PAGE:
It is likely that you may have mastered all of the right tools for improvising, such as scales, interval skips, and have your favourite phrases and motifs that you have learned from other guitarists, but yet still your solos sound fragmented. You may spend a lot of time trying to assemble all of the improvisational methods into a performance but find that the solo sounds unintelligible and never really gets going.
Problems can often arise at those points in the progression where oblique chords crop up or a sudden modulation to another key appears. These are typical points for a solo to begin to break up and sound disjointed. The following methods outline ways in which to overcome these problems, with the main objective being to preserve the melody at all costs. In so doing you will ensure that what you play really flows and that there are no sudden harmonic disasters.
The first solution is to try to find common tones that suit all of the chords in the progression, or at least as many of them as is possible. The aim here is to try and play over the progression using as few notes as possible. Begin by simply playing the root note of each chord, then try playing the third, and the fifth, before a mixture of all three.
At this point, it is important to notice the relationship between the notes that you are playing and the chord underneath. You can complement the progression by playing the key notes of each chord, without having to ‘shred’ notes over the top, and it is much more effective to suggest the chord rather than trying to play all of the notes until you find one that fits with it. By playing just a few notes and leaving the space you will begin to get ideas for what notes should go into those spaces. A tip for you would be that as you play the key notes, say each note out loud so that you mark its position and significance in the scale and progression.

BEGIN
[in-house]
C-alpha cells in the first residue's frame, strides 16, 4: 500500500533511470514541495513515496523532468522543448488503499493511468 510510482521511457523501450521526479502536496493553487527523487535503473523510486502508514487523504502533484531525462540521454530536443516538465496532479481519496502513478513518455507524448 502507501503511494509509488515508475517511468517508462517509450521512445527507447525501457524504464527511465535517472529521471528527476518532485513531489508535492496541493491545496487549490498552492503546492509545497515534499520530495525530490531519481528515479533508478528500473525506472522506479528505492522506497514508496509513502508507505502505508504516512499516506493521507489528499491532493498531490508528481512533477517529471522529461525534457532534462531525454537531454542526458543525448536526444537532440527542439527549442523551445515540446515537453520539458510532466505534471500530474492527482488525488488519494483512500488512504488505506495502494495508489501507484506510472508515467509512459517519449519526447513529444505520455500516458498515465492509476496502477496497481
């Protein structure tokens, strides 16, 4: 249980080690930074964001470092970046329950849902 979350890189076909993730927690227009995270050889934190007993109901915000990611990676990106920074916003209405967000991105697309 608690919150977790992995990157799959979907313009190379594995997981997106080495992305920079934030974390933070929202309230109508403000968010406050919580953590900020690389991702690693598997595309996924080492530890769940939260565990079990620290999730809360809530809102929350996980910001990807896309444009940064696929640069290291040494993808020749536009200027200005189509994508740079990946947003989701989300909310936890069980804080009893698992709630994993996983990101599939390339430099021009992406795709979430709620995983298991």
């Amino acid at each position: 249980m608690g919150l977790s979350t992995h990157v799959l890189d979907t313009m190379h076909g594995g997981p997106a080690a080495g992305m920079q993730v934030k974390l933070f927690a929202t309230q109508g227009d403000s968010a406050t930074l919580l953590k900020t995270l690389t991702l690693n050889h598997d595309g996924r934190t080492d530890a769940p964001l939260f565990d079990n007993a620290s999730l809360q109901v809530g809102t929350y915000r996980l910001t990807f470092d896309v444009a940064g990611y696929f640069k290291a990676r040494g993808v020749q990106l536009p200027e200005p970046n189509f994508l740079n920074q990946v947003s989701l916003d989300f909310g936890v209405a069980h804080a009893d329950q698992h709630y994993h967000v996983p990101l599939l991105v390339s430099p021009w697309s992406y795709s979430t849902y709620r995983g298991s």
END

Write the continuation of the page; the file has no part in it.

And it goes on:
Now that you have outlined the key notes of the chord progression begin to add other ‘passing’ notes so that you start to build on the foundations. Start by adding only one other note at a time so that you ‘link’ together the key notes from before. At this stage you will start to notice that your phrases will begin to gradually flow uninterrupted into one another. Don’t worry if you feel that your phrase may be taking you into a dead end. Don’t panic, just keep going and try and resolve what you are playing.
When you reach a point where there is modulation, that is a chord borrowed from another key, be sensible. Don’t try and mould lots of notes from your existing solo to it. Instead just suggest the new chord by playing one note. Modulations often have a very powerful musical effect so often adding one key note is effective enough to help pronounce it. For example, if the progression borrows a 7th chord from another key, hit that 7th note. You’ll find that it will be far more satisfying to listen to listen to.
Finally, as you now build up key notes and are more confident in how you construct a solo return to some of the phrases that you have learned form studying other guitarists. Try and fit these in to suitable places ensuring that you are using what is suitable for the progression. After all, you don’t want to be trying to impose a finger tapping solo over an old jazz standard. Make sure that what you use is stylistically accurate!
Remember, that when a good improviser plays solo you should be able to hear the progressions from what he plays whether or not there are other instruments playing the chords underneath his part. This is called harmonizing and a simple function such as just pinning down the key notes of the chord can work as anchor material that you can always rely on over a chord progression.